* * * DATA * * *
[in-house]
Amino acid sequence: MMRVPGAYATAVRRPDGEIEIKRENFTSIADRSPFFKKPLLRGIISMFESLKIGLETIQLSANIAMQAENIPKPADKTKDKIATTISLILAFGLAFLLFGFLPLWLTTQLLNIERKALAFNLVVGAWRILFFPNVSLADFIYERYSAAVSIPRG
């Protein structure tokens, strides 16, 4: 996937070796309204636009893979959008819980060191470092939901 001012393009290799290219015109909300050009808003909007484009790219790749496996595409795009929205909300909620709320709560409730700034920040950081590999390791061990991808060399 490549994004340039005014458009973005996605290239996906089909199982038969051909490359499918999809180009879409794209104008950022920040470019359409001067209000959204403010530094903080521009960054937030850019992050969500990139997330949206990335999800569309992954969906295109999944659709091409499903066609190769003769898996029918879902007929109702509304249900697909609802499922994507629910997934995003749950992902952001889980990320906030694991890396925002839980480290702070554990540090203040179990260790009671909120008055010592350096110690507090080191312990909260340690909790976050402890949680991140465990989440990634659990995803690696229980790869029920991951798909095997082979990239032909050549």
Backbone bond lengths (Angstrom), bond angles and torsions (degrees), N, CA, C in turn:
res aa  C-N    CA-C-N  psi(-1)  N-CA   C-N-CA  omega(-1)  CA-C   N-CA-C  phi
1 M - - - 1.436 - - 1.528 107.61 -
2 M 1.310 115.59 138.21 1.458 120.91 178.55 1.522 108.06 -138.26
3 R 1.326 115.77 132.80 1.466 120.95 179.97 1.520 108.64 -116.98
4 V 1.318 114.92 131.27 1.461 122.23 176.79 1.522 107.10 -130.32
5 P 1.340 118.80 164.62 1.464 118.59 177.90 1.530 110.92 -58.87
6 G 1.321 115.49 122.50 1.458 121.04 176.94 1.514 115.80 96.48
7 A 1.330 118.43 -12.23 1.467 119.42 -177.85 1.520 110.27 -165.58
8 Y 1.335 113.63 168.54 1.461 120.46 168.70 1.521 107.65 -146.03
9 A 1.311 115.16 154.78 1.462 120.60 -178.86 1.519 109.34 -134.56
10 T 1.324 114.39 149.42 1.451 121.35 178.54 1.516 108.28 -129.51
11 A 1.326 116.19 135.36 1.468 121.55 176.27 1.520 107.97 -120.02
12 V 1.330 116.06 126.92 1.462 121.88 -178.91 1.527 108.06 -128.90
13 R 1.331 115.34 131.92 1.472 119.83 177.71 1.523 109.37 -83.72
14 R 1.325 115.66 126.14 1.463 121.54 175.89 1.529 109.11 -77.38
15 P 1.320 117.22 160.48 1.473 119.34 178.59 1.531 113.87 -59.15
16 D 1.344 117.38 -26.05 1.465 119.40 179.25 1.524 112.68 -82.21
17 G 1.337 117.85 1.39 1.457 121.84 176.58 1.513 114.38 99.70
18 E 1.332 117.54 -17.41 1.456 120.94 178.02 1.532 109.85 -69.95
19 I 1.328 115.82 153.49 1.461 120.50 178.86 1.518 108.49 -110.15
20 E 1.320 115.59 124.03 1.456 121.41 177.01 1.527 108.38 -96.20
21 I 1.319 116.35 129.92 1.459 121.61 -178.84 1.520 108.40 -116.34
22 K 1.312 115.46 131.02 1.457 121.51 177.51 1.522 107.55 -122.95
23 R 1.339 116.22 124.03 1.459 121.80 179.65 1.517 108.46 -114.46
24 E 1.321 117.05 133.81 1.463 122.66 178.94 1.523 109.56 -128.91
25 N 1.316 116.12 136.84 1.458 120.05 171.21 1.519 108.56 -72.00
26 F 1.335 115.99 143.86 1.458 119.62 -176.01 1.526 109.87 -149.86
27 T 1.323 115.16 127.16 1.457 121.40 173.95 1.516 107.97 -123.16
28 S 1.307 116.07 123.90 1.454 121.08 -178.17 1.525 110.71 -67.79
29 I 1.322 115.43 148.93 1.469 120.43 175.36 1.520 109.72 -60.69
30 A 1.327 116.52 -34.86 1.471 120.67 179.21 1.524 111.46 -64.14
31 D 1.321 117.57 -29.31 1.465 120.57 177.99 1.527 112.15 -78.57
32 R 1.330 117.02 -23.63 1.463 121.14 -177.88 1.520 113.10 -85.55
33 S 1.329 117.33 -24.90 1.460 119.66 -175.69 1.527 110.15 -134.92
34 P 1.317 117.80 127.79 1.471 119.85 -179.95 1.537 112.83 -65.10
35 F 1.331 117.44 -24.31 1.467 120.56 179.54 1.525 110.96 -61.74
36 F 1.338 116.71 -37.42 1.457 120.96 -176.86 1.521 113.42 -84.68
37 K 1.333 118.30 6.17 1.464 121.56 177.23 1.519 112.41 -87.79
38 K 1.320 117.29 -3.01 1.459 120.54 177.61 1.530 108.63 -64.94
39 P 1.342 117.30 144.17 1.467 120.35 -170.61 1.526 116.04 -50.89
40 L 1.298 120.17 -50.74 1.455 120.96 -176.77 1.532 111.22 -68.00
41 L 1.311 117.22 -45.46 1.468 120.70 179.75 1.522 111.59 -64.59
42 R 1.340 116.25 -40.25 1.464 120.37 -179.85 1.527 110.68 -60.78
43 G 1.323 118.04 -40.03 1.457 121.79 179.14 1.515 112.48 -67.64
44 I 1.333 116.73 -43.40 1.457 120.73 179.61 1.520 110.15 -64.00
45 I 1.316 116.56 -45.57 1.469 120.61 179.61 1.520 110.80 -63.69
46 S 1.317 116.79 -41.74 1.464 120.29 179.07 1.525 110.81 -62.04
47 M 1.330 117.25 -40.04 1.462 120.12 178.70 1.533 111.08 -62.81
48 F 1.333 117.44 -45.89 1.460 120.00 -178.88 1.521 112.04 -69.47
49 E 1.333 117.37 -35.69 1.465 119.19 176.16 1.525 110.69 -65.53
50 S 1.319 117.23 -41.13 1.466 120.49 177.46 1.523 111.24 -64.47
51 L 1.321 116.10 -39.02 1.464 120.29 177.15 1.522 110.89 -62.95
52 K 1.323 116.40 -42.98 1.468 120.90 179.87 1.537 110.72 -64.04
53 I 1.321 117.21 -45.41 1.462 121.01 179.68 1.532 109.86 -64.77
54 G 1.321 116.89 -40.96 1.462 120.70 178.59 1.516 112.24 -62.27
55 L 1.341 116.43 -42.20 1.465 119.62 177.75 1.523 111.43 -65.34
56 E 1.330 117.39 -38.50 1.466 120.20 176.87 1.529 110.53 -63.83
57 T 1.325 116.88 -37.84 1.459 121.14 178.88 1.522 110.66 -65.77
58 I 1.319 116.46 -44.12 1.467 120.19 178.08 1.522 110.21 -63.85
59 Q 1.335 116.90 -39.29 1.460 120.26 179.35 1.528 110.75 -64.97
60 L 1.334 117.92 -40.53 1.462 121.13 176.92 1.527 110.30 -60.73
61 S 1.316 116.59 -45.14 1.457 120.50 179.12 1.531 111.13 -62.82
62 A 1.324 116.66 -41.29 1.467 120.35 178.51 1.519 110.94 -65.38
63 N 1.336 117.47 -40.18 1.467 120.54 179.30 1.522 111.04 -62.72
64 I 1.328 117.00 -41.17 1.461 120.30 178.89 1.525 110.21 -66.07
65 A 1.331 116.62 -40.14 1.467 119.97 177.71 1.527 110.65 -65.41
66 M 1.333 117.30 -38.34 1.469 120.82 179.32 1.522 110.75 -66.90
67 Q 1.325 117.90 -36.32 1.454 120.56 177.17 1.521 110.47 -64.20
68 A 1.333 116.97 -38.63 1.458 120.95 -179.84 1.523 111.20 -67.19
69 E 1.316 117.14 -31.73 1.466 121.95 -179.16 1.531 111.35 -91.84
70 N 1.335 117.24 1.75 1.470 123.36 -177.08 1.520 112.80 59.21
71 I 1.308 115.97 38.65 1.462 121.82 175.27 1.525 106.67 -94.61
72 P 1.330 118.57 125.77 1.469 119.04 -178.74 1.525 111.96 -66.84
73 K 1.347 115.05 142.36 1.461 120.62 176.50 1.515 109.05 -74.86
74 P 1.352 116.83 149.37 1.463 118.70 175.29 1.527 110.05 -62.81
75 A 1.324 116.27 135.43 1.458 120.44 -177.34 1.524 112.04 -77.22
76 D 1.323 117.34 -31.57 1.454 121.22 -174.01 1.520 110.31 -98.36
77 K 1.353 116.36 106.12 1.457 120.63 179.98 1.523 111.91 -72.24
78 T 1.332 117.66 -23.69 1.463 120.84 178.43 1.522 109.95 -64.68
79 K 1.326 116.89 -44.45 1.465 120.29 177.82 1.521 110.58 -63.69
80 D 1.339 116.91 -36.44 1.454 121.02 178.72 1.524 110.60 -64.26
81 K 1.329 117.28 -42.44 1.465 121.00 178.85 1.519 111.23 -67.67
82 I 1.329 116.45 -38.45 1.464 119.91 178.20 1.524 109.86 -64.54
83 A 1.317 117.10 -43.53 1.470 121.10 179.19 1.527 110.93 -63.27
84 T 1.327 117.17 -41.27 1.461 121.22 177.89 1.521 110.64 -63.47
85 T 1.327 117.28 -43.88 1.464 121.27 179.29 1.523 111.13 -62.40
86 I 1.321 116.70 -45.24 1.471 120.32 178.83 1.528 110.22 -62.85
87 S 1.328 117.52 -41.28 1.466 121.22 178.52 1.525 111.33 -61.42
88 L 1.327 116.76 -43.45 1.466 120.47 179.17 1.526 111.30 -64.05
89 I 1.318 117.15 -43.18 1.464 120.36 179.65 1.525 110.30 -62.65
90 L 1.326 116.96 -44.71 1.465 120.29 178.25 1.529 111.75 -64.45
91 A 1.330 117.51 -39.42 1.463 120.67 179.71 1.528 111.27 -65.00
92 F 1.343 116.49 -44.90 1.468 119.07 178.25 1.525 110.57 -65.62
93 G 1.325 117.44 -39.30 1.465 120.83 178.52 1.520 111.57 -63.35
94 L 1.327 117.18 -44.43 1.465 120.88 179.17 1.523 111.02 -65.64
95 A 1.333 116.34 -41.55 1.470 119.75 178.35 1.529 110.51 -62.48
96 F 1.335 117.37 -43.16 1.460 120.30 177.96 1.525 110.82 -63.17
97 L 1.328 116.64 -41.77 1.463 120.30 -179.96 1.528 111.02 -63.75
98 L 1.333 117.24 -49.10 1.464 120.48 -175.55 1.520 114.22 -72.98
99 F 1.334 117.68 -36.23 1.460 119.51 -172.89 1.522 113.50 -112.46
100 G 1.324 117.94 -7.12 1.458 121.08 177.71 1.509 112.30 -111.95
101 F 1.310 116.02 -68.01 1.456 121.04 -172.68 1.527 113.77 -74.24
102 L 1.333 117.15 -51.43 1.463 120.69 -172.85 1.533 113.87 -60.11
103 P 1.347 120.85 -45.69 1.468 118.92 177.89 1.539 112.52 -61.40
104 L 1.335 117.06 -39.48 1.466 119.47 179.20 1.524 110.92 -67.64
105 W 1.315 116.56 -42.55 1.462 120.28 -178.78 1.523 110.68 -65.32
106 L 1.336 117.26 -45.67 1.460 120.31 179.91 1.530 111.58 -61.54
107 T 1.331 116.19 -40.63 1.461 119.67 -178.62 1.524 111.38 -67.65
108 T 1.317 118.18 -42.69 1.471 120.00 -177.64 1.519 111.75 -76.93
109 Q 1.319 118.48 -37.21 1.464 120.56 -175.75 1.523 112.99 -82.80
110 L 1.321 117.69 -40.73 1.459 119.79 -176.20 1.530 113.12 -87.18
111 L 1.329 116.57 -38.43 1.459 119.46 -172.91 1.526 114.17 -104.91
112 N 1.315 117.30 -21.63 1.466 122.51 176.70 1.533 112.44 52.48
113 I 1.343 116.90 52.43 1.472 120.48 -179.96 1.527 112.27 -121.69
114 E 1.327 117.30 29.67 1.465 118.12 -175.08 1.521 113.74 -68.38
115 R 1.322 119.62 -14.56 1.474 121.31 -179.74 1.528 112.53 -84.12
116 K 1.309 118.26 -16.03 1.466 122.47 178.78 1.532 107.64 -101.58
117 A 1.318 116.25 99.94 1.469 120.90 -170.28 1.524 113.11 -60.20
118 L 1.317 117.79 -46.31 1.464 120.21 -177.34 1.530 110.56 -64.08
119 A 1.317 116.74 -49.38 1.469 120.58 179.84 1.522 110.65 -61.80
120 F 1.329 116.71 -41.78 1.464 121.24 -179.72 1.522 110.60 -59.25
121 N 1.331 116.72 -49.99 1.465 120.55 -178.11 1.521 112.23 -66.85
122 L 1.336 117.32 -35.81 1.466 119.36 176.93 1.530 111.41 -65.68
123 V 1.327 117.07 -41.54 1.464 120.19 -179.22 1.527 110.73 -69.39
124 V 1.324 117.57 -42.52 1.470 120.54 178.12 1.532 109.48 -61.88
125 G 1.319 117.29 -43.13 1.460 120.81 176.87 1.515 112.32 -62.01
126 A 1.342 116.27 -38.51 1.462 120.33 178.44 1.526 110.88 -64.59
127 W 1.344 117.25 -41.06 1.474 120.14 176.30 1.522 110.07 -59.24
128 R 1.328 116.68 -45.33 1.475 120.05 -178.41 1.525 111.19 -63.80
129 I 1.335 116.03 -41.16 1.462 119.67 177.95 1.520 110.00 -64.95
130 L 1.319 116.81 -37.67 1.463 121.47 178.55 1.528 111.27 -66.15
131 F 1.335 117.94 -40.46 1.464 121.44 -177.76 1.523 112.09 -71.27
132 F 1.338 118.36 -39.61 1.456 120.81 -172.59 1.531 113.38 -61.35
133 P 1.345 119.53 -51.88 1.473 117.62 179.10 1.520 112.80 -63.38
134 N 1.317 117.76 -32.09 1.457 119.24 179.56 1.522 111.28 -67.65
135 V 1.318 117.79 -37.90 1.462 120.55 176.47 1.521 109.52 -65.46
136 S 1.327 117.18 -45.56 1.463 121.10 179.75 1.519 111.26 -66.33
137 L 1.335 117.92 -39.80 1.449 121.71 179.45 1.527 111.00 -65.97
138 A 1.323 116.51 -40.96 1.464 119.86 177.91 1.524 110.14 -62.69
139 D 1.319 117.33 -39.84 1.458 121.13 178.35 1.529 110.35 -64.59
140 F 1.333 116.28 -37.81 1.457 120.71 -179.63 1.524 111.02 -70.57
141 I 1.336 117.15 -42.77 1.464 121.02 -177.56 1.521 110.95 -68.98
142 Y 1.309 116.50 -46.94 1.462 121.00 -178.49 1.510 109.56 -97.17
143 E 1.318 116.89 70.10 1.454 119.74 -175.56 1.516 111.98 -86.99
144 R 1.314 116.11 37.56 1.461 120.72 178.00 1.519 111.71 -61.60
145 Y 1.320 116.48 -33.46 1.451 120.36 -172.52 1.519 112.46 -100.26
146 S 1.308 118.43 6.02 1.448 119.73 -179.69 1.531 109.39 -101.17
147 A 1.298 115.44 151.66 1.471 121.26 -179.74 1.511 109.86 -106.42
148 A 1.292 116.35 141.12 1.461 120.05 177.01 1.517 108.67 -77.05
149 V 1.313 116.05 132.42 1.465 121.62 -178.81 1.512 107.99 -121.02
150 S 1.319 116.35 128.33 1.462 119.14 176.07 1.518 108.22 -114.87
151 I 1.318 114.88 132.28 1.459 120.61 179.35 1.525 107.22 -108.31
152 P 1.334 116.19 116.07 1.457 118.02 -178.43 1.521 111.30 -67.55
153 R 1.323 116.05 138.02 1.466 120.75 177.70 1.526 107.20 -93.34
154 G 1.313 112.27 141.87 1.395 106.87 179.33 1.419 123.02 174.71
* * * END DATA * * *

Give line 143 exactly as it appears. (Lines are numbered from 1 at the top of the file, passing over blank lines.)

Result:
138 A 1.323 116.51 -40.96 1.464 119.86 177.91 1.524 110.14 -62.69